November 10: Liz Allen, Research Development Officer, Northeastern University
"Envisioning the Future of Sharing in Electrical Energy Systems: Opportunities and Risks for Resilience, Sustainability & Equity"
About the Talk
Energy systems around the world are undergoing a transformation toward more distributed, renewable-based configurations where new mechanisms for "sharing" are evolving. This talk will introduce a framework for conceptualizing emergent types of electricity sharing considering the interconnectedness of technological innovations and social innovations. Future energy systems are likely to integrate a regionally appropriate mix of renewable electricity generation that is dispatched, stored and distributed through platforms that enable sharing at multiple scales.
Sharing in future electric systems has the potential to disrupt relationships governing utilities, energy consumers, and distributed electricity generation at the individual and household levels, at the community and organizational levels, and at the regional, state, national and even international levels. Innovations are allowing formerly passive consumers to become actively engaged in producing and managing electricity which is shifting the locus of organizational decision making and control away from traditional utilities. As households and businesses become prosumers, they are producing and sharing surplus energy with the grid and other users. Prosumers who can "share" their electricity may also be empowered to change the rules which have governed their relationships with utilities for the past century.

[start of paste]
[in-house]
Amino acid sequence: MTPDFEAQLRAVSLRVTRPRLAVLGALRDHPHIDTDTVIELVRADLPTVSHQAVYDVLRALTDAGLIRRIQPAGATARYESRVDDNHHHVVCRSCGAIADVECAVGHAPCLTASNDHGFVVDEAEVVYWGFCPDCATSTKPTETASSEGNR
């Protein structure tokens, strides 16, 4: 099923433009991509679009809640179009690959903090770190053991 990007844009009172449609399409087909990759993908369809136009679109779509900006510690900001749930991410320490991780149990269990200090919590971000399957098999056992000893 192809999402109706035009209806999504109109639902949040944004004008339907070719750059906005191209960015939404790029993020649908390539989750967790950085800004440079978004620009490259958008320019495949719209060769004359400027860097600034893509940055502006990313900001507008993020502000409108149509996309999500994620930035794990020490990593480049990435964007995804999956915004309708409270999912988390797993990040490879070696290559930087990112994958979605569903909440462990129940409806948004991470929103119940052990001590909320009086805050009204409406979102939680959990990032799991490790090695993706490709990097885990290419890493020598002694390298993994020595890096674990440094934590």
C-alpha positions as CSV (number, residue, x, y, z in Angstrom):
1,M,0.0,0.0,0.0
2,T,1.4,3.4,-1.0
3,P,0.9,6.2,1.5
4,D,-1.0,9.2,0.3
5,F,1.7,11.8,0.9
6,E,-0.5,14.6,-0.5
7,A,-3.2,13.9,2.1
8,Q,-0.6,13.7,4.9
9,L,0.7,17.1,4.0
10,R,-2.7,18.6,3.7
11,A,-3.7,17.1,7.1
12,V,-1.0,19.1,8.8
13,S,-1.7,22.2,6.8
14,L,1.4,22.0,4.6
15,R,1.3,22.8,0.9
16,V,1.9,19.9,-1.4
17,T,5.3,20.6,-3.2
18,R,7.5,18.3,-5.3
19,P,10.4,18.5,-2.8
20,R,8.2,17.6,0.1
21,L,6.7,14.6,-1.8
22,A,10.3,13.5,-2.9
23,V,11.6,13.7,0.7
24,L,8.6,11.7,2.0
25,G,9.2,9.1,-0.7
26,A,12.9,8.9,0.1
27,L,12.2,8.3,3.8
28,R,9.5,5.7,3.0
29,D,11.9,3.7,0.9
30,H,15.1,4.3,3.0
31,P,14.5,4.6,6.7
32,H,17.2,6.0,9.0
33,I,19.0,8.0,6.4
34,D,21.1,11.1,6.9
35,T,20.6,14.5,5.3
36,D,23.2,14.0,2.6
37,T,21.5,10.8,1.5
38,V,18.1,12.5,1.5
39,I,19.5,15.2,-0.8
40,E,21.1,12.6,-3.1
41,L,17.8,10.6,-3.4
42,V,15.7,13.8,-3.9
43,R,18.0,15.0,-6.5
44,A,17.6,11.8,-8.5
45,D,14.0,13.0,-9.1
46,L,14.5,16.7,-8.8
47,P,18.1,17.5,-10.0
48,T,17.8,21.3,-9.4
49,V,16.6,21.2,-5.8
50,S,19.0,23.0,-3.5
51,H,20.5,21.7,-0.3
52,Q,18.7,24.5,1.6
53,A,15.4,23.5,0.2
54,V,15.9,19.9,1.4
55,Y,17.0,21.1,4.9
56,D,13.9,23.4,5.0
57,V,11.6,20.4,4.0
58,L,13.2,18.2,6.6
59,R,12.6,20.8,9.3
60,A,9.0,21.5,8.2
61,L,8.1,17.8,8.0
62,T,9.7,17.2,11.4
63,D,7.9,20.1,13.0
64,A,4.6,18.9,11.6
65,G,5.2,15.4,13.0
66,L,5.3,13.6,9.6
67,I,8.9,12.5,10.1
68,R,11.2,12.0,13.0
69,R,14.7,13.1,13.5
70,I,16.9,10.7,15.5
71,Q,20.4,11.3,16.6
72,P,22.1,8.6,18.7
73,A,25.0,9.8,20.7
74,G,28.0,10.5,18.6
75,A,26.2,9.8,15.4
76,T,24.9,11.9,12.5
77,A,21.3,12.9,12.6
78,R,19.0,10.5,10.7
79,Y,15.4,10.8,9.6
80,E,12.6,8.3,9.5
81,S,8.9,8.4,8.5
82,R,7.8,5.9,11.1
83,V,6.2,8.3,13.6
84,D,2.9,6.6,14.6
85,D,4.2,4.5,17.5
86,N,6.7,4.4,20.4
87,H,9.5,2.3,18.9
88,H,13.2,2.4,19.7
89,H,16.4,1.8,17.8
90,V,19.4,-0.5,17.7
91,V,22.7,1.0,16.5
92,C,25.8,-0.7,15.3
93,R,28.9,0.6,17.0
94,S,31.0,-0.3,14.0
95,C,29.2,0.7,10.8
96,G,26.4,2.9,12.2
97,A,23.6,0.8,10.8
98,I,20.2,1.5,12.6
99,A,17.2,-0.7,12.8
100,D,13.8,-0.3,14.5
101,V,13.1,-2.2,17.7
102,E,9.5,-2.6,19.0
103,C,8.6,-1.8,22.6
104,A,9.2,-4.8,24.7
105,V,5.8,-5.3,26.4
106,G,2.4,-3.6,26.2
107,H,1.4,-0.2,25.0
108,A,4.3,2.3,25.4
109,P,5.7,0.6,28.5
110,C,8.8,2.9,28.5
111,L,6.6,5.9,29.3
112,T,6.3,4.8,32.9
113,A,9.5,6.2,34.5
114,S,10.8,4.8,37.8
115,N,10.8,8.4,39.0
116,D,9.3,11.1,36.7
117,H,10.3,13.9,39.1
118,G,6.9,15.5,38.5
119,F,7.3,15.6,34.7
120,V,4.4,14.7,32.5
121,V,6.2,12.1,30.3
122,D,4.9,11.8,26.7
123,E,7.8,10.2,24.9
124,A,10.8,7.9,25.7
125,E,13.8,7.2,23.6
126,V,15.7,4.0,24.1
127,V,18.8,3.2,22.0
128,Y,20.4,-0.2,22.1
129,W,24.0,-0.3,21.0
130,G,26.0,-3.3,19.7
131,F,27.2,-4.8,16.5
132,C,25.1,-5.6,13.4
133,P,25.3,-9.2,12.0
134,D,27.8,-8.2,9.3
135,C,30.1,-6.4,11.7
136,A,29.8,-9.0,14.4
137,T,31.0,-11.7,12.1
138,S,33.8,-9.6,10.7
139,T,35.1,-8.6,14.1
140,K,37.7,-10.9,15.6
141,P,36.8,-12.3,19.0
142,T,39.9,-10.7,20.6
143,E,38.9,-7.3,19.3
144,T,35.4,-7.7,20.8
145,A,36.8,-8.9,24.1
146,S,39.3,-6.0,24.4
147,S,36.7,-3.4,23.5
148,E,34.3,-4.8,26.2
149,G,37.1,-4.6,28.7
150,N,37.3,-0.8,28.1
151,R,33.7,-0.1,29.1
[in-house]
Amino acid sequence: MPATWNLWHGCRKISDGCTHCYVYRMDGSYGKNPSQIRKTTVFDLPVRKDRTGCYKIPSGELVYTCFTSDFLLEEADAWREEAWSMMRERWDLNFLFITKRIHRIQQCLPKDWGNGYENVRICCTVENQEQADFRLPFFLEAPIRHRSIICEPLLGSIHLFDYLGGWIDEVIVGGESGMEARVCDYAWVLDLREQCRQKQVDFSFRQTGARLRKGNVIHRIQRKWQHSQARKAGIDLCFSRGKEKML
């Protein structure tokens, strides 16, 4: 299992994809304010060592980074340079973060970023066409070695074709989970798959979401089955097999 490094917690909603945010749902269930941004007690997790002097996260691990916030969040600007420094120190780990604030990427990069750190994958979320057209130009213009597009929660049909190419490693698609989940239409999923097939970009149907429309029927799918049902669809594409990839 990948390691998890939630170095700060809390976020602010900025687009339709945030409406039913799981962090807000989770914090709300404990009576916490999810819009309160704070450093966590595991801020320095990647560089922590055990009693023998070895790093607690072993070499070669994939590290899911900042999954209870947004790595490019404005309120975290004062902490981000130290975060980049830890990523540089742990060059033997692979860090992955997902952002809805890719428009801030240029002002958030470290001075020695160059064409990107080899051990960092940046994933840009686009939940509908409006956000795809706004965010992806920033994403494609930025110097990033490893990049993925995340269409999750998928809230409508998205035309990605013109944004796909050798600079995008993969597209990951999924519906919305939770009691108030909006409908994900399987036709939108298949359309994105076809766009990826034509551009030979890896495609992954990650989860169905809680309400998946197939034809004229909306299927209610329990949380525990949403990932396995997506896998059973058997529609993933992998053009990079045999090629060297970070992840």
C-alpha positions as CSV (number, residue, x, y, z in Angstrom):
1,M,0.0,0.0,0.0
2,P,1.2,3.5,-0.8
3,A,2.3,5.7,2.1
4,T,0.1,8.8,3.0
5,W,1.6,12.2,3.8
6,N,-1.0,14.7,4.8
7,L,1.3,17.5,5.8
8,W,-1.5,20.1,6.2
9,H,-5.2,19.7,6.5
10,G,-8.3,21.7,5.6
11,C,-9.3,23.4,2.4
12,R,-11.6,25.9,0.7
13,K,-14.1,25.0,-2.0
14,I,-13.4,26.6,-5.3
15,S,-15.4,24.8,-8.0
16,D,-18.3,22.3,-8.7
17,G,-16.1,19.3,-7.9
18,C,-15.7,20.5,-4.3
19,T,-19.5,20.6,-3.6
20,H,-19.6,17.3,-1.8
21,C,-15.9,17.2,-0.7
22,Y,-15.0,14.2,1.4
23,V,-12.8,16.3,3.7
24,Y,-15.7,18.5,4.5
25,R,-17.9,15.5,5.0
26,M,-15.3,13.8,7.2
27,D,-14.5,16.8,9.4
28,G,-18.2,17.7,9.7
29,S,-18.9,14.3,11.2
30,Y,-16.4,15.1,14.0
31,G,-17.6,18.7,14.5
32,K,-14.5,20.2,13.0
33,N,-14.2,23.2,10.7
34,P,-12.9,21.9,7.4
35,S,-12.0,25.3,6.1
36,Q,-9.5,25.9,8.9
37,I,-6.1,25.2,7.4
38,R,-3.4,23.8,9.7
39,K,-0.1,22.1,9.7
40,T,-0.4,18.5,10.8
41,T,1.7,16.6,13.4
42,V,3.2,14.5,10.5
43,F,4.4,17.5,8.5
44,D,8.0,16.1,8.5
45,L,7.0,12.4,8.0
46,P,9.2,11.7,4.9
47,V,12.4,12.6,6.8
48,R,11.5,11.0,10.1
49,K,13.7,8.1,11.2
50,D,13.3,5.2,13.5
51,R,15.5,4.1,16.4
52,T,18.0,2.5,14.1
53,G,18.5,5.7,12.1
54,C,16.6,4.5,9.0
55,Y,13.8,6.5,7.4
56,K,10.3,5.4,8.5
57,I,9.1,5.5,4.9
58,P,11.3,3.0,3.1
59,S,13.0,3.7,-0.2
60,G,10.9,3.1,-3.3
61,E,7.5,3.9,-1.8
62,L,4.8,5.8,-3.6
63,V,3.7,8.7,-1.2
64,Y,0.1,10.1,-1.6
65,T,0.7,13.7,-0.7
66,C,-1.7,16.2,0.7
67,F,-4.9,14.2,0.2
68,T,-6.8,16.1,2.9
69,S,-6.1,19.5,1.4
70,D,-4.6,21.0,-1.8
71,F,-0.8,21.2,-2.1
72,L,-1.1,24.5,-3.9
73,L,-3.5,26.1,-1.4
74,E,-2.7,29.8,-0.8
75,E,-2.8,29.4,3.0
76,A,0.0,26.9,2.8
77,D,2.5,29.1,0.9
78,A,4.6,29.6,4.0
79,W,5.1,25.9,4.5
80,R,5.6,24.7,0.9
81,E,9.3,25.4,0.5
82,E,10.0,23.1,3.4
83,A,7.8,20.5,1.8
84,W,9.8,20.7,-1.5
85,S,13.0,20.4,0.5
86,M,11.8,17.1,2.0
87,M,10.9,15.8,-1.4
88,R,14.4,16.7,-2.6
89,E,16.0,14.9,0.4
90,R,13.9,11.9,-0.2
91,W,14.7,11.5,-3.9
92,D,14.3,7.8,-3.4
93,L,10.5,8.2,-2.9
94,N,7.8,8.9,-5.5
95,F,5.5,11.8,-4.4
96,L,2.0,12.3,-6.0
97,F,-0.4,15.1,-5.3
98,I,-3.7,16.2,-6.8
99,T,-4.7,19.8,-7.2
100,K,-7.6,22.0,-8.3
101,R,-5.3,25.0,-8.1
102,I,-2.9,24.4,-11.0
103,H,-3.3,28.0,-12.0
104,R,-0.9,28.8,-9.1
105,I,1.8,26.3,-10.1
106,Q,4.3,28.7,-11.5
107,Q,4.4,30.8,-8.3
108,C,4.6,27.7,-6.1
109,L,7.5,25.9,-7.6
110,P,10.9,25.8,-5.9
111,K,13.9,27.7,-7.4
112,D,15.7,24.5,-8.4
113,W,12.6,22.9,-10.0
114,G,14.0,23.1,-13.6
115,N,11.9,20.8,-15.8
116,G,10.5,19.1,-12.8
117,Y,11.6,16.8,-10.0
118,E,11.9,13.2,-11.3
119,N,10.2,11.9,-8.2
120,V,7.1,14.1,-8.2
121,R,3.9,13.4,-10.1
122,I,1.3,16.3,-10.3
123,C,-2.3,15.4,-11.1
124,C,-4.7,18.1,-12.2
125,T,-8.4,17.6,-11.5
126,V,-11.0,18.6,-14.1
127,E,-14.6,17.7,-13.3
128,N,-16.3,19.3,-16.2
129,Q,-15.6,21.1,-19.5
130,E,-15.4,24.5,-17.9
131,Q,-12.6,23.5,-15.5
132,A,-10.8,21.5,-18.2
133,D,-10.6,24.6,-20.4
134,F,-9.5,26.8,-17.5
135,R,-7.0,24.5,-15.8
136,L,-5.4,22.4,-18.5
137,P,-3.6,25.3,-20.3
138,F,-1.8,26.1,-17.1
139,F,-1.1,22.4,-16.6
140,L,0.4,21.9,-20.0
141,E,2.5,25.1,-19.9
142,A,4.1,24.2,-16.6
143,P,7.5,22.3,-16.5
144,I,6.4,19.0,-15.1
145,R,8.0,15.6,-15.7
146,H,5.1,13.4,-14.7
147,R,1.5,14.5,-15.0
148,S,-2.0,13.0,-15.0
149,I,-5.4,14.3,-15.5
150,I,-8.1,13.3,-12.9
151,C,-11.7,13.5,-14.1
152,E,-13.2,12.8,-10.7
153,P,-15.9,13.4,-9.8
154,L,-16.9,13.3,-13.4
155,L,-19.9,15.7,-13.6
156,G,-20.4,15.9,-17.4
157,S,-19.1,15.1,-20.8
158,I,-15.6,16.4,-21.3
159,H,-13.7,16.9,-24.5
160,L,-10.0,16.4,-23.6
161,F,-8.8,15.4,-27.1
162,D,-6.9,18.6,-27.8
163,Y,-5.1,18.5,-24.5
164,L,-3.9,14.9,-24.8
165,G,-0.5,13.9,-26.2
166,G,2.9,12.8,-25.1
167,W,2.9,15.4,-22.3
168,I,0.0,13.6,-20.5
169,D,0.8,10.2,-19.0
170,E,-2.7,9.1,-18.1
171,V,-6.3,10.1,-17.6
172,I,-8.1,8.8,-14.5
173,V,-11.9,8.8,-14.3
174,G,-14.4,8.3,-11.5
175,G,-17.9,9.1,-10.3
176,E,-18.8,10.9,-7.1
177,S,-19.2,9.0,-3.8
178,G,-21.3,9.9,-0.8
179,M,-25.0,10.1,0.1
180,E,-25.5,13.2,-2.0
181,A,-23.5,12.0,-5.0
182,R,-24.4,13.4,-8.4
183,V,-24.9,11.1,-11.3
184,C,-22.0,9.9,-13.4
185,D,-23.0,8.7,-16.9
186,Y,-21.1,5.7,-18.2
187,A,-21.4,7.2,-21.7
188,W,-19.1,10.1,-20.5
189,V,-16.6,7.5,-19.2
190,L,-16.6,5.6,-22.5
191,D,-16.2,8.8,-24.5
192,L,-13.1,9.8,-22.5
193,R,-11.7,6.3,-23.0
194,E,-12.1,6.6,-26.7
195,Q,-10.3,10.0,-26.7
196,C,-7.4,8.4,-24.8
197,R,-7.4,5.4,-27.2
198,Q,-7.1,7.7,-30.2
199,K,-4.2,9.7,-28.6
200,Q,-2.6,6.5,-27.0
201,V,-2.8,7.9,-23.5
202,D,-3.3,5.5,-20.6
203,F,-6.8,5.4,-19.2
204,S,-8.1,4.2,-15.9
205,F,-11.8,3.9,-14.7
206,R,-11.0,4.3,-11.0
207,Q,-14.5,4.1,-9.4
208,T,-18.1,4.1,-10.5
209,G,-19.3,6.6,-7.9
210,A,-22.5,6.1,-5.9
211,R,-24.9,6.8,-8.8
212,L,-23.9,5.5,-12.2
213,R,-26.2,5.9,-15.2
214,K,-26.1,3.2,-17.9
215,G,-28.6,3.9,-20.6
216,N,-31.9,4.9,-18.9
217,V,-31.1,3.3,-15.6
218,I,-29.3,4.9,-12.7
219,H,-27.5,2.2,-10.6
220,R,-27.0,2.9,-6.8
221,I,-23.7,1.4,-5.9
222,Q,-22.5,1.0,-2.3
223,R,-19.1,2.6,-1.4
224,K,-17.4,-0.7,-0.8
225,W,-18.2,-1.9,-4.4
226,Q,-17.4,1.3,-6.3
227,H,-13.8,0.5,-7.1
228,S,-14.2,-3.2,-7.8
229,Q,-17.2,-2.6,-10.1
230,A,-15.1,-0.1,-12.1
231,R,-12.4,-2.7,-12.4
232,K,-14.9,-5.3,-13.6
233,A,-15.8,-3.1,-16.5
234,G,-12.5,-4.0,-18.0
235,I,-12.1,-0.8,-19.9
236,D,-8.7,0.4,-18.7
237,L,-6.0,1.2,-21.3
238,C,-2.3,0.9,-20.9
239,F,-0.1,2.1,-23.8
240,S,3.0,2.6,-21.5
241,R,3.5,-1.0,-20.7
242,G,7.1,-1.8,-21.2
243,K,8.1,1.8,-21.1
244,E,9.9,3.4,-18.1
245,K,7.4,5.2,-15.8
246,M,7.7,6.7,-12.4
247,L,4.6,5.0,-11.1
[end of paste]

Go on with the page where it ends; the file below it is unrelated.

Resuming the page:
Many have identified the "death spiral of the utilities' business model" in which the traditional fee for energy that utilities charge to customers fails to provide adequate revenue from prosumers who use the grid only for short periods of peak power. These periods of peak power, e.g., in the early evening when the solar resource diminishes and residential demand increases, drive infrastructure costs. Platform operators will enter the power sector as new market players that aggregate small amounts of distributed energy resources (DERs) provided by each user into megawatts that can purchase into the traditional regional energy, capacity, and ancillary services markets. This talk will explore the challenges and opportunities that sharing economics bring to platform operators' leverage over consumers, disruptive technologies, and energy democracy.
About Dr. Allen
Liz Allen serves as a research development officer at Northeastern University, providing tactical and strategic support to interdisciplinary teams developing research proposals. She is also an Adjunct Instructor in the School of Public Policy and Urban Affairs, with a focus on energy system transitions and intersections of climate change, food and energy systems, and social justice. Liz holds a PhD in Environmental and Natural Resource Sciences from Washington State University. Her doctoral research explored approaches to stakeholder engagement in regional climate change impacts modeling and analyzed how environmental models are used in land use planning. Previously, she has been involved in participatory community research initiatives in the Pacific Northwest, Gulf Coast, and New England states. Liz is interested in system dynamics modeling as a framework to provide decision-makers with new tools to understand system interactions and design strategies for sustainable and resilient community development.